No, not more shisha flowers, promise! And actually I’m not sure I’m altogether accurate in calling it “Indian”, but it alliterates so nicely with “inspiration”. A few weeks ago a kind lady from our church lent me a book about Bengali Kantha embroidery, which I’m enjoying very much. Although I am unlikely ever to stitch a Kantha quilt, I was intrigued by one of the motifs that kept recurring, the Tree of Life. I say “one of the motifs”, but from the pictures there doesn’t seem to be one standard tree of life – the only thing most of them have in common is that they consist of a stem, often quite straight, with a leaf at the top, and then more or less symmetrically placed leaves-on-stalks down both sides; some were pointy, some round, some had three or five leaves to every stalk, and some were more like flowers. In all the pictures I saw, the leaves were disproportionately large, and there were usually less than a dozen in total.
The various shapes appealed to me, especially since the large leaves would lend themselves so beautifully to being outlined and filled with all manner of different stitches. You could have a Tree of Life sampler, a bit like the differently worked petals on the Bloomin’ Marvellous flower I stitched recently. And then there was its name. I understand that the concept is well-known in all sorts of religions, mythologies and belief systems, but as a Christian I was immediately reminded of the description of the new Jerusalem in the book of Revelation. “On each side of the river [of life] stood the tree of life, bearing twelve crops of fruit, yielding its fruit every month. And the leaves of the tree are for the healing of the nations.” What with all the terrible news we’ve been hearing these past few months, that last phrase was the one that really struck a chord – “and the leaves of the tree are for the healing of the nations”.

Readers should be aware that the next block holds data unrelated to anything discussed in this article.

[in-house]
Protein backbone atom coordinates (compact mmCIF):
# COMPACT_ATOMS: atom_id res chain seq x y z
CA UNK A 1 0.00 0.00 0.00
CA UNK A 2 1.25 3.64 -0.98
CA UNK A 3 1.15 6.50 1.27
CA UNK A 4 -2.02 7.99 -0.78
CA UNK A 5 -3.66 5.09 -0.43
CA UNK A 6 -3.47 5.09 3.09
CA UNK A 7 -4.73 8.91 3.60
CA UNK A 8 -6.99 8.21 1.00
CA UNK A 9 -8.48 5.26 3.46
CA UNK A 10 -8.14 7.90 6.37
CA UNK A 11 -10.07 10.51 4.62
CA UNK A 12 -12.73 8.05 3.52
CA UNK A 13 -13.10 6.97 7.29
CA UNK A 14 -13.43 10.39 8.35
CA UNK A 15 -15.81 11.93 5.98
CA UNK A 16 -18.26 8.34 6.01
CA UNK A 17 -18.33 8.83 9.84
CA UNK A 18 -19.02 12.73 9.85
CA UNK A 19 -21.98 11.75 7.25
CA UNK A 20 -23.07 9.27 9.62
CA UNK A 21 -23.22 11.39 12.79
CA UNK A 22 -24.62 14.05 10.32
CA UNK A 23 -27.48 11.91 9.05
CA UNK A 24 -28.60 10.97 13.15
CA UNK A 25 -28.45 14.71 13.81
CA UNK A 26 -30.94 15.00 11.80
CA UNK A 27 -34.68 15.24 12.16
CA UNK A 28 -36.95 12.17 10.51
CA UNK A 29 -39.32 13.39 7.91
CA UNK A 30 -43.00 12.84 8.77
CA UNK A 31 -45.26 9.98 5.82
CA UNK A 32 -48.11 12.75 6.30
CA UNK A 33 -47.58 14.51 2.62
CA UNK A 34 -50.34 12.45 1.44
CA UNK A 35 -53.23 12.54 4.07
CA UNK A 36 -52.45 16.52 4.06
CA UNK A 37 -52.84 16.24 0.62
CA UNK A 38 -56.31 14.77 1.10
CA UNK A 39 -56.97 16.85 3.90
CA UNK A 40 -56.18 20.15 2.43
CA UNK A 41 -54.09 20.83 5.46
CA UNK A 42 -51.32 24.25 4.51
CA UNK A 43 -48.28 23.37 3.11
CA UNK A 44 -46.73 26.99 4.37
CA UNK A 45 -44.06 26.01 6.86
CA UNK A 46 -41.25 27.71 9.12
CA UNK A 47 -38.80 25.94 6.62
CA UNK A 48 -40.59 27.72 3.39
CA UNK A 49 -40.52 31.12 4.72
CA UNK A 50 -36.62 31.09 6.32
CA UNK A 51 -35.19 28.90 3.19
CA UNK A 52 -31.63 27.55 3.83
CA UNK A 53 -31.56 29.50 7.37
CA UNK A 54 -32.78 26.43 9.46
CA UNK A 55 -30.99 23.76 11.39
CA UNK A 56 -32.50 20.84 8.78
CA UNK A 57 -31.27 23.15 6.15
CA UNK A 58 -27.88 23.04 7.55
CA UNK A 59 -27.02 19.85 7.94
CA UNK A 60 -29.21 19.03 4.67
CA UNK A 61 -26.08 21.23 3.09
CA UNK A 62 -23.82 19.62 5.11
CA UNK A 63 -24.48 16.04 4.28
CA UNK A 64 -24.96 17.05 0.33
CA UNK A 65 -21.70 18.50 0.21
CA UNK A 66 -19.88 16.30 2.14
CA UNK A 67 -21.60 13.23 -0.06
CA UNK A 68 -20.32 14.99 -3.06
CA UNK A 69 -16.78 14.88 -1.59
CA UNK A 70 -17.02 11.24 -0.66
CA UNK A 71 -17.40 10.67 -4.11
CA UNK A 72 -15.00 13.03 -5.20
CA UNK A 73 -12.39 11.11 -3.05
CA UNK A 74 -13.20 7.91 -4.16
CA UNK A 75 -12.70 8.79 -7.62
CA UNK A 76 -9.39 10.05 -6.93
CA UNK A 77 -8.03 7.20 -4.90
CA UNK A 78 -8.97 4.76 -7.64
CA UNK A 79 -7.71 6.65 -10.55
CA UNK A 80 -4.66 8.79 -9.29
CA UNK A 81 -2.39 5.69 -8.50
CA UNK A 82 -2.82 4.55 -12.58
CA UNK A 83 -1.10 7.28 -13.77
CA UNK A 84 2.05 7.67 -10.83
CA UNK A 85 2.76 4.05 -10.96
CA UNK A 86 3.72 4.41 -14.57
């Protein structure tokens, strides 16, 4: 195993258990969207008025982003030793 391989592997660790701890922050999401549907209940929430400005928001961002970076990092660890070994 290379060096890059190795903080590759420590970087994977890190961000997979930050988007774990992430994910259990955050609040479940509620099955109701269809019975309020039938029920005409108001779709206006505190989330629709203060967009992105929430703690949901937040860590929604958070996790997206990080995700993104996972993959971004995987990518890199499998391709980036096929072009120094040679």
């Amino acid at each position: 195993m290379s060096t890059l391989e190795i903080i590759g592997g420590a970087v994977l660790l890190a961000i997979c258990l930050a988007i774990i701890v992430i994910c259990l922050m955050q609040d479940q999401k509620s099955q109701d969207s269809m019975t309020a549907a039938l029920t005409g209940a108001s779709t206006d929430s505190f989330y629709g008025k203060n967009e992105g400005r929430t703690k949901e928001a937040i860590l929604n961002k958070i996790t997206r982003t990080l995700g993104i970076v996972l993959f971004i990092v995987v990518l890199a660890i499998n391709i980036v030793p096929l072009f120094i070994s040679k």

Such a wonderful vision that it seems almost frivolous to make an embroidery design and call it Tree of Life. I am under no illusion that needlework can repair all that has gone wrong in the world, or that stitched leaves will ever heal the nations (although needlework can be a great comfort to people in difficult circumstances, provided they can get some materials and a reasonably quiet spot to stitch in). But I would very much like to create something that, whenever I look at it, reminds me that one day the healing of the nations will be a reality.